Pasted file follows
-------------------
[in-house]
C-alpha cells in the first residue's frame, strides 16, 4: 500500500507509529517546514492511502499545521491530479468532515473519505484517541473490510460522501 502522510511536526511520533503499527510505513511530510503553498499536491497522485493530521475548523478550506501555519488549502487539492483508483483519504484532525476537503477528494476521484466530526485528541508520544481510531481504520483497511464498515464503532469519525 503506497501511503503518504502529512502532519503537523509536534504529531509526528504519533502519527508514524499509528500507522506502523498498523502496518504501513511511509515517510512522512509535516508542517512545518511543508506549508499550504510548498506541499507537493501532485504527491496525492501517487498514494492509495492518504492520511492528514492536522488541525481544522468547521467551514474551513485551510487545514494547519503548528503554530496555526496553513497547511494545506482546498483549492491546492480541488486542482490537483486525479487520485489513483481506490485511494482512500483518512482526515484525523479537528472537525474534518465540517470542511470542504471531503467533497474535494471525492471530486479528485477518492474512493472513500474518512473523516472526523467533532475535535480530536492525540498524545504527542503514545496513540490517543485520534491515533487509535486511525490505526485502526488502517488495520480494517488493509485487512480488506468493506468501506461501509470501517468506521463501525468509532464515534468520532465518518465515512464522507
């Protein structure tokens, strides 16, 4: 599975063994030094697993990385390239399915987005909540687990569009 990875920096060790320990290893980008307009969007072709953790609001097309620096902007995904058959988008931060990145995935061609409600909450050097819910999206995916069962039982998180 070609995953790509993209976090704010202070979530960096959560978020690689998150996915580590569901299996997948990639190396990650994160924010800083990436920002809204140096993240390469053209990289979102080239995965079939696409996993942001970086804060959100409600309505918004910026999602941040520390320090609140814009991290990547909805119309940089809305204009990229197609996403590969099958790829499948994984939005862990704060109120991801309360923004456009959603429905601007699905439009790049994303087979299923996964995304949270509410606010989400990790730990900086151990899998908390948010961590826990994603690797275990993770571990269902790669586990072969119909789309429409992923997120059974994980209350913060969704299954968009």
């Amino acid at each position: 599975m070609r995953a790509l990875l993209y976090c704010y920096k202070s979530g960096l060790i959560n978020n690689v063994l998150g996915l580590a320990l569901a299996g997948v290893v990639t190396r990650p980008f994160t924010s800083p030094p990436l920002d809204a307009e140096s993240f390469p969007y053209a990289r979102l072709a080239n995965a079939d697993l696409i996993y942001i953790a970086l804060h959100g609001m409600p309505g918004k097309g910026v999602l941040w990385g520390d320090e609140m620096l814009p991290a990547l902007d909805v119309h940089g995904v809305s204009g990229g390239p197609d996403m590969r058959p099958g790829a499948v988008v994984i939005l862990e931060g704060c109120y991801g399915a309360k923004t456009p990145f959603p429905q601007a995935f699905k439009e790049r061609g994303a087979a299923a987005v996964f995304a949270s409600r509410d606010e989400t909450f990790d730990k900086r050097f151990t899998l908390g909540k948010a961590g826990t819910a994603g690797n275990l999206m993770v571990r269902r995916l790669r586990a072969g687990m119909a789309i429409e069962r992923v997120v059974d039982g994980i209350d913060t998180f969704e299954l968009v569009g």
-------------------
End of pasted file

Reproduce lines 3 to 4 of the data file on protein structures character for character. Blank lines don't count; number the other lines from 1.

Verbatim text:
């Protein structure tokens, strides 16, 4: 599975063994030094697993990385390239399915987005909540687990569009 990875920096060790320990290893980008307009969007072709953790609001097309620096902007995904058959988008931060990145995935061609409600909450050097819910999206995916069962039982998180 070609995953790509993209976090704010202070979530960096959560978020690689998150996915580590569901299996997948990639190396990650994160924010800083990436920002809204140096993240390469053209990289979102080239995965079939696409996993942001970086804060959100409600309505918004910026999602941040520390320090609140814009991290990547909805119309940089809305204009990229197609996403590969099958790829499948994984939005862990704060109120991801309360923004456009959603429905601007699905439009790049994303087979299923996964995304949270509410606010989400990790730990900086151990899998908390948010961590826990994603690797275990993770571990269902790669586990072969119909789309429409992923997120059974994980209350913060969704299954968009």
């Amino acid at each position: 599975m070609r995953a790509l990875l993209y976090c704010y920096k202070s979530g960096l060790i959560n978020n690689v063994l998150g996915l580590a320990l569901a299996g997948v290893v990639t190396r990650p980008f994160t924010s800083p030094p990436l920002d809204a307009e140096s993240f390469p969007y053209a990289r979102l072709a080239n995965a079939d697993l696409i996993y942001i953790a970086l804060h959100g609001m409600p309505g918004k097309g910026v999602l941040w990385g520390d320090e609140m620096l814009p991290a990547l902007d909805v119309h940089g995904v809305s204009g990229g390239p197609d996403m590969r058959p099958g790829a499948v988008v994984i939005l862990e931060g704060c109120y991801g399915a309360k923004t456009p990145f959603p429905q601007a995935f699905k439009e790049r061609g994303a087979a299923a987005v996964f995304a949270s409600r509410d606010e989400t909450f990790d730990k900086r050097f151990t899998l908390g909540k948010a961590g826990t819910a994603g690797n275990l999206m993770v571990r269902r995916l790669r586990a072969g687990m119909a789309i429409e069962r992923v997120v059974d039982g994980i209350d913060t998180f969704e299954l968009v569009g």